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State and federal agents may have waited nearly three years to pursue financial records about offshore accounts that a prosecutor believes could link a $2 million check from a Utah bank to a reported attempt to bribe a powerful U.S. senator — even though they had access to a copy of the check and key witnesses as early as 2013.

The revelation about recent investigative actions is contained in a newly obtained Oct. 14, 2016, report by Utah Department of Public Safety (DPS) agent Scott Nesbitt, who worked alongside the FBI during a multiyear probe of former Utah Attorneys General John Swallow and Mark Shurtleff.

Its drafting, Nesbitt wrote, came in response to the "persistent discussion" of the check by Davis County Attorney Troy Rawlings and questions from The Salt Lake Tribune. It was generated three days after the newspaper requested interviews with the agents. That request was denied.

The Tribune obtained Nesbitt's report last week after publishing a picture of the check as part of a Sunday story documenting allegations of an attempt to bribe former Senate Majority Leader Harry Reid and a wider public corruption investigation launched by Rawlings, who believes the check may have gone to a Marshall Islands bank account meant to benefit the Nevada Democrat.

Rawlings, who is deputized as a special assistant Utah attorney general, has been seeking information about the check as part of his "Rogue Runner" investigation, which mushroomed from his now-abandoned prosecution of Shurtleff.

Rawlings was among the authorities told by St. George businessman Jeremy Johnson as early as 2013 that the money may have been intended to reward Reid for his help with a bill to legalize online poker under federal law.

Records show the check came from online-poker funds at SunFirst Bank in St. George.

Court filings, investigative reports, emails, audio recordings and other documents, including a copy of the check, do not make a direct connection to Reid but raise questions about whether the FBI and the U.S. Department of Justice conducted a thorough probe to find out.

DPS and the FBI declined to answer questions about Nesbitt's report or any investigative efforts by agents, including why a copy of the check was never obtained.

Shipping documents indicate that the check went from Utah to a Los Angeles poker company attorney; the back shows it was deposited in a Swiss bank.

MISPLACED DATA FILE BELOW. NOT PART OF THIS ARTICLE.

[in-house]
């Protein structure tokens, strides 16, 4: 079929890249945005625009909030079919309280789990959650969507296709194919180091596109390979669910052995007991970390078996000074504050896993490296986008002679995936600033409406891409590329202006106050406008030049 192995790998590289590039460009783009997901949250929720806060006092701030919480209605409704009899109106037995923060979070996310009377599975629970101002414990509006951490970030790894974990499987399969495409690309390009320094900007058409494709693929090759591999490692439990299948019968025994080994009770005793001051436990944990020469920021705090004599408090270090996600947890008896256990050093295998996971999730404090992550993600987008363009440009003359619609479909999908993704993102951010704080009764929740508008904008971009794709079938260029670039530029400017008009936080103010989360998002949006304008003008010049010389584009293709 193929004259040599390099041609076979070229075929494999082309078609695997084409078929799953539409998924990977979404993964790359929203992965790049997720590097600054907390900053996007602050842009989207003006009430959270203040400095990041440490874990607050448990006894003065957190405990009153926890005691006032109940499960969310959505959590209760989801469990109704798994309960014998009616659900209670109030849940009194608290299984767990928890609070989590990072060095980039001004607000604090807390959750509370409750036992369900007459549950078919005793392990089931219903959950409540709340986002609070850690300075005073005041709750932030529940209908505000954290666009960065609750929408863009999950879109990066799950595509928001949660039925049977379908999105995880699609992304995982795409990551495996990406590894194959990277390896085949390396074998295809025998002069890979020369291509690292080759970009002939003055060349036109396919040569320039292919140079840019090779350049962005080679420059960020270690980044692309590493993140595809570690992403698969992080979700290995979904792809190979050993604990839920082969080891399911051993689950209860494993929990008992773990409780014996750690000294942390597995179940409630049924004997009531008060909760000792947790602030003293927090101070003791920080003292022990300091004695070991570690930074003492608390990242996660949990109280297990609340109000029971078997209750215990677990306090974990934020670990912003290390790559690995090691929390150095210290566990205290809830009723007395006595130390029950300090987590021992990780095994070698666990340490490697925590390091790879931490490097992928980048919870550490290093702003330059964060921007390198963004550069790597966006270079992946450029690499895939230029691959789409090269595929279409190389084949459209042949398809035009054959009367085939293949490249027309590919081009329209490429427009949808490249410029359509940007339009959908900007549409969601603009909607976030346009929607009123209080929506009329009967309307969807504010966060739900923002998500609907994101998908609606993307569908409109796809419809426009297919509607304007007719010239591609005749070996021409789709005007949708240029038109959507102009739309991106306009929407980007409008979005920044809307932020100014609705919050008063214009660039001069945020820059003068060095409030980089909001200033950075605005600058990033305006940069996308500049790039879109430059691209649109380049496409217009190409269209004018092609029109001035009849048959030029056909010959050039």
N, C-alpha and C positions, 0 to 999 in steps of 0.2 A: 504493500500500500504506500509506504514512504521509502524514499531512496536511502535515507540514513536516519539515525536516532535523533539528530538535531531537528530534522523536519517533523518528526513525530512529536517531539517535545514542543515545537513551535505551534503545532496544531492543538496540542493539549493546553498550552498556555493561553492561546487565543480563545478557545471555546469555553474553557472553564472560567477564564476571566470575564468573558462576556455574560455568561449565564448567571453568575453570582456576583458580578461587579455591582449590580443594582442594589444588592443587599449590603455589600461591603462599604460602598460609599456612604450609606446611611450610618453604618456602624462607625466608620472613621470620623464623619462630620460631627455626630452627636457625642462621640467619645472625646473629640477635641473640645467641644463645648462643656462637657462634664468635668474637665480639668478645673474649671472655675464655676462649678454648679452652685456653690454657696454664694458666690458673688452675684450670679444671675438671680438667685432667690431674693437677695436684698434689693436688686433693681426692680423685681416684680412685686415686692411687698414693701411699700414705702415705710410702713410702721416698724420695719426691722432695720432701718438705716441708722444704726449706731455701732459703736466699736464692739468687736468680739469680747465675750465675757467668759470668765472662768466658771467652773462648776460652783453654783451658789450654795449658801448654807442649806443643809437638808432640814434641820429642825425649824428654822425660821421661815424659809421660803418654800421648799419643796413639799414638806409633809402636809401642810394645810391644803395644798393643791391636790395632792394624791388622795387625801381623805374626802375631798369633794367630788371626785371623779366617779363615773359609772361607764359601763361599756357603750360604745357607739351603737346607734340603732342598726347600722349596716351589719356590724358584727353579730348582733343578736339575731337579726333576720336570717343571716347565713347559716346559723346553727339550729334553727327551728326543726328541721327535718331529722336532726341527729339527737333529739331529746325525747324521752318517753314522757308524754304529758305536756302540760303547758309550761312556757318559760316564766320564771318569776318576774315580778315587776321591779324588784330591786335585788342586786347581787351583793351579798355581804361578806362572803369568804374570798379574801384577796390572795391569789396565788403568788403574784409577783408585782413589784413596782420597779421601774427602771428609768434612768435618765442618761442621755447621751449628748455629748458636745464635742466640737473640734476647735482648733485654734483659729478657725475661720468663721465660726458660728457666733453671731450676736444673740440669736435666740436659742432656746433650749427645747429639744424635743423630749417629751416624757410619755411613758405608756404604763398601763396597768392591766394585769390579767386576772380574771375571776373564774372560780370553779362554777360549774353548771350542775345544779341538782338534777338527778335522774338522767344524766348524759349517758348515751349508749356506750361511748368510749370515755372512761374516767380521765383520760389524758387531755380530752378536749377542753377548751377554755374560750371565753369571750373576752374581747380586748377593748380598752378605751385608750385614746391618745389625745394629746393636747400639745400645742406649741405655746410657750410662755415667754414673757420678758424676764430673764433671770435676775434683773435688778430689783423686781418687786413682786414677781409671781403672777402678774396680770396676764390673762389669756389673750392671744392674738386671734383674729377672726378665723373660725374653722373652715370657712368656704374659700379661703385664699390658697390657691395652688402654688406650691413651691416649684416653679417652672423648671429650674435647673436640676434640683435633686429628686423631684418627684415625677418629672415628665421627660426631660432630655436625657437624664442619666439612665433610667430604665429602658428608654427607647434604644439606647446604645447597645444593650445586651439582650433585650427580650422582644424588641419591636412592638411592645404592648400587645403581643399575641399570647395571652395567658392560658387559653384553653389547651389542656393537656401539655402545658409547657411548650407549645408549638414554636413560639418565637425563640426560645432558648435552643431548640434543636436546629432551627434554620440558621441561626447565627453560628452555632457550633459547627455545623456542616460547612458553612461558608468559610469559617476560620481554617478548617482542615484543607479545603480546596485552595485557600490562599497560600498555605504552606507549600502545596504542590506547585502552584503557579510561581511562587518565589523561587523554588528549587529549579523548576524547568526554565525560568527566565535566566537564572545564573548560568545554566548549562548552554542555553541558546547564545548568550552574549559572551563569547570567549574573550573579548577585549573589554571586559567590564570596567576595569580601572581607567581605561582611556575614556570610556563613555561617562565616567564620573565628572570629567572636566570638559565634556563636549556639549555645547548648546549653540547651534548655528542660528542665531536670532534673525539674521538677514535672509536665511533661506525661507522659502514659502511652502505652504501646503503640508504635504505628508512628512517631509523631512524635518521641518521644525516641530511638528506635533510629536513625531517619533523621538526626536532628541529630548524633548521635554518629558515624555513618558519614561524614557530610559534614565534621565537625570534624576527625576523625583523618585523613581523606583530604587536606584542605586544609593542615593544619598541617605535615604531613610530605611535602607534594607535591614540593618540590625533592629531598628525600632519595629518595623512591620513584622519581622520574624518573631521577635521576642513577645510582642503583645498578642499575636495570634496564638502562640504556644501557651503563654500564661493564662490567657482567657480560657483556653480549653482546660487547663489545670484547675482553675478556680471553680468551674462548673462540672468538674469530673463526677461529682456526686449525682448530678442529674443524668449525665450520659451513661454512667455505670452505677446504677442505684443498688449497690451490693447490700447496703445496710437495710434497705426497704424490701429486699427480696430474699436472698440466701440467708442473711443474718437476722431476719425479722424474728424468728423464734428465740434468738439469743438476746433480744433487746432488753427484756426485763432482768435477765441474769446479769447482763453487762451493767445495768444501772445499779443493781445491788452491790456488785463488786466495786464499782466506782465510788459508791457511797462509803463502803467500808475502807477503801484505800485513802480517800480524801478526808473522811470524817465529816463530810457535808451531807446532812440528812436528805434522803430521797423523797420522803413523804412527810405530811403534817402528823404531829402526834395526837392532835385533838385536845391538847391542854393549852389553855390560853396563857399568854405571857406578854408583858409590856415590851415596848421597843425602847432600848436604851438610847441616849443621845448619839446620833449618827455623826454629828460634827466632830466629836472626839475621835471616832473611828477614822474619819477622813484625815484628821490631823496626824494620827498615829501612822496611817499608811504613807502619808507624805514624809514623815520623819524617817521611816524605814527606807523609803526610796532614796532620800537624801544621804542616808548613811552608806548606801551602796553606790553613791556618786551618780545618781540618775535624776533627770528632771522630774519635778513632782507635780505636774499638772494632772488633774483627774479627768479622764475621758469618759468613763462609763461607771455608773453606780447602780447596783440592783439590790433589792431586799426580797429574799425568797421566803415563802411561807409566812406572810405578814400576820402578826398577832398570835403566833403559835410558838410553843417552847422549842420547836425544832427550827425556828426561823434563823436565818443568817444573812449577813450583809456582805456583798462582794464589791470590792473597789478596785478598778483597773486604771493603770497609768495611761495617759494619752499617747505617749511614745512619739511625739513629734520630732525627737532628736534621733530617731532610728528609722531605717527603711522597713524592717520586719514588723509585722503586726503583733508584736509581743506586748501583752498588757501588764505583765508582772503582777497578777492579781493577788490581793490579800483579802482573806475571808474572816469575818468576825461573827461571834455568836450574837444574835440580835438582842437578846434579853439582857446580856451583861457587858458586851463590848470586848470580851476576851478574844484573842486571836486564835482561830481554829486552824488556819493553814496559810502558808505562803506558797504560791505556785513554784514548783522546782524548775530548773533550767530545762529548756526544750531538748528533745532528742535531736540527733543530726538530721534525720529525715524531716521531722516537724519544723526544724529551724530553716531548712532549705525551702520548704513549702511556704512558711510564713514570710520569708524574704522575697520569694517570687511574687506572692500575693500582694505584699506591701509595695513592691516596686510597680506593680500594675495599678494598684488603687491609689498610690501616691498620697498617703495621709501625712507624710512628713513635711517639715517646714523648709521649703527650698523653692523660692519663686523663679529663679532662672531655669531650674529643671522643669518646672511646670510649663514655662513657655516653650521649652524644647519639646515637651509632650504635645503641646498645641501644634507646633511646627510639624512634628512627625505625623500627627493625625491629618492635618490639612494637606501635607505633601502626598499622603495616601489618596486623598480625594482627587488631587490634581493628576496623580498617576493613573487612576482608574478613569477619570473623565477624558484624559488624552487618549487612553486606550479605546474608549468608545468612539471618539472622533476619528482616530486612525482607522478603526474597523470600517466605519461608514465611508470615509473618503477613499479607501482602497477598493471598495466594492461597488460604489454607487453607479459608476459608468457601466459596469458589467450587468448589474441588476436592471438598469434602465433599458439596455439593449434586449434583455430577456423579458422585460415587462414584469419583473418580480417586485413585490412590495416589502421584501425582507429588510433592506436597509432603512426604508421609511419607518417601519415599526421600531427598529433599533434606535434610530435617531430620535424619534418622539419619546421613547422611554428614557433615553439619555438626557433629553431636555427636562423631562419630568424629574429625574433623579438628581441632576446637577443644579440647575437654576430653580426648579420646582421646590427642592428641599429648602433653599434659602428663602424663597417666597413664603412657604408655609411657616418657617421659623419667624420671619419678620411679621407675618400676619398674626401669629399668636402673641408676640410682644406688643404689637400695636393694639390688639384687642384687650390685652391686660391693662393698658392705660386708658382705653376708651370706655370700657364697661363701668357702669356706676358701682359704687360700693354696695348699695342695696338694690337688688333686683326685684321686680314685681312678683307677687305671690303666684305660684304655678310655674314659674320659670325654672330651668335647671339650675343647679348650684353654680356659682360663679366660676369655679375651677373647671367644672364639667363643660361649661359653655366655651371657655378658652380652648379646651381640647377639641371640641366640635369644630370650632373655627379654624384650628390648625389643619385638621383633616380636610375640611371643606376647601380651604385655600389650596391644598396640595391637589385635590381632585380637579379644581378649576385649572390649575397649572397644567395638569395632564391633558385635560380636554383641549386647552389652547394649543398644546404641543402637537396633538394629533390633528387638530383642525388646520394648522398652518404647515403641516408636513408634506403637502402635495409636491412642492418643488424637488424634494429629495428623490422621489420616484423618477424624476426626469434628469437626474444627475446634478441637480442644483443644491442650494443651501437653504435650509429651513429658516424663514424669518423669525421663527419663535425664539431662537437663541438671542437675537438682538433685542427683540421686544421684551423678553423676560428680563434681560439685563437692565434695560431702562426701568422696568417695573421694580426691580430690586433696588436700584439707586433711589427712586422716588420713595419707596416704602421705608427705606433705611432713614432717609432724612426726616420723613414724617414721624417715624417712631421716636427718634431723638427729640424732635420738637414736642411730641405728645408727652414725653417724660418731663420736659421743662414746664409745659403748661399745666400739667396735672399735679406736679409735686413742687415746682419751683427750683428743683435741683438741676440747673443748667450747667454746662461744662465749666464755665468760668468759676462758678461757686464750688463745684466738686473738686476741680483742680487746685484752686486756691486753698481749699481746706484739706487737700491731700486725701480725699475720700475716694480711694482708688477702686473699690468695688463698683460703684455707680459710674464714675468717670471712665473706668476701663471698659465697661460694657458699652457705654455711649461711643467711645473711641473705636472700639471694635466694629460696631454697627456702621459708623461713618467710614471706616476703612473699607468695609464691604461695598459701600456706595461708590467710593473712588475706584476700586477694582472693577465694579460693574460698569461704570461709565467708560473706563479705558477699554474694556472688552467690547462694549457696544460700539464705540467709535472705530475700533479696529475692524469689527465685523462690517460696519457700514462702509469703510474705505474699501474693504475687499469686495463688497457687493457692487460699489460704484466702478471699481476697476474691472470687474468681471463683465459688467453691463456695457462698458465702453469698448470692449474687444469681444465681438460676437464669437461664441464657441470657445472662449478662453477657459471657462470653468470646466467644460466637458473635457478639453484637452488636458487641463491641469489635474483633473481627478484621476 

Nesbitt's report says agents saw a copy of the check — at least the front — during a Feb. 3, 2014, interview with Johnson, who is now in prison after a conviction in a separate federal criminal case.

"We've never seen the backside of the check, and that was always an issue because we wanted to see what happened to the check," wrote Nesbitt, who has been cross-deputized as a federal agent. "To the best of my knowledge and recollection, we have not ever received a copy of that check, although it was a topic of discussion with Jeremy Johnson in 2014."

The two-page report notes that, on Oct. 12, 2016, agents made what appears to be their first attempt to learn how to obtain international corporation or banking records. They contacted the Securities and Exchange Commission's Office of International Affairs.

An attorney there explained to Nesbitt that memorandums of understanding and treaties to gather such information exist but that he did not know of "any viable mechanism for a state in the United States of America to obtain records from another country."

The report also says agents couldn't find any record of the check in now-defunct SunFirst Bank documents, which were seized in 2011 as part of a federal regulatory lawsuit and the criminal case against Johnson.

Therefore, Nesbitt wrote, "it's possible that the check was printed and never negotiated [cashed] or that the copy was fabricated."

Bank records from SunFirst and emails obtained by The Tribune, however, clearly show the $2 million check was cut from a Full Tilt poker account Nov. 5, 2010, the date that appears on the check.

Rawlings said Friday he had received a copy of the report but could not comment on its contents. However, he said federal authorities had numerous opportunities to obtain a copy of the check and that "issues surrounding these matters" had been discussed in multiple emails and meetings.

Court papers and other public records reveal Rawlings has made multiple attempts to get investigative materials from federal agencies without success. Rawlings has said he suspects higher-ups in the Department of Justice have blocked efforts to investigate.

"The DOJ has never let the local FBI investigate this matter," Rawlings wrote in an email, "even though they would have done so had they not been shackled."

Rawlings hopes to impanel a state grand jury to hear evidence about the check and other matters. He was promised $50,000 toward that effort by the Utah attorney general's office in April, but an agreement on the funding remains pending.

In an email Thursday, attorney general's office spokesman Daniel Burton said he could not provide information on the agreement because the office has a "policy of not commenting on ongoing investigations."

Reid's office previously has denied any wrongdoing and accused Rawlings of political grandstanding.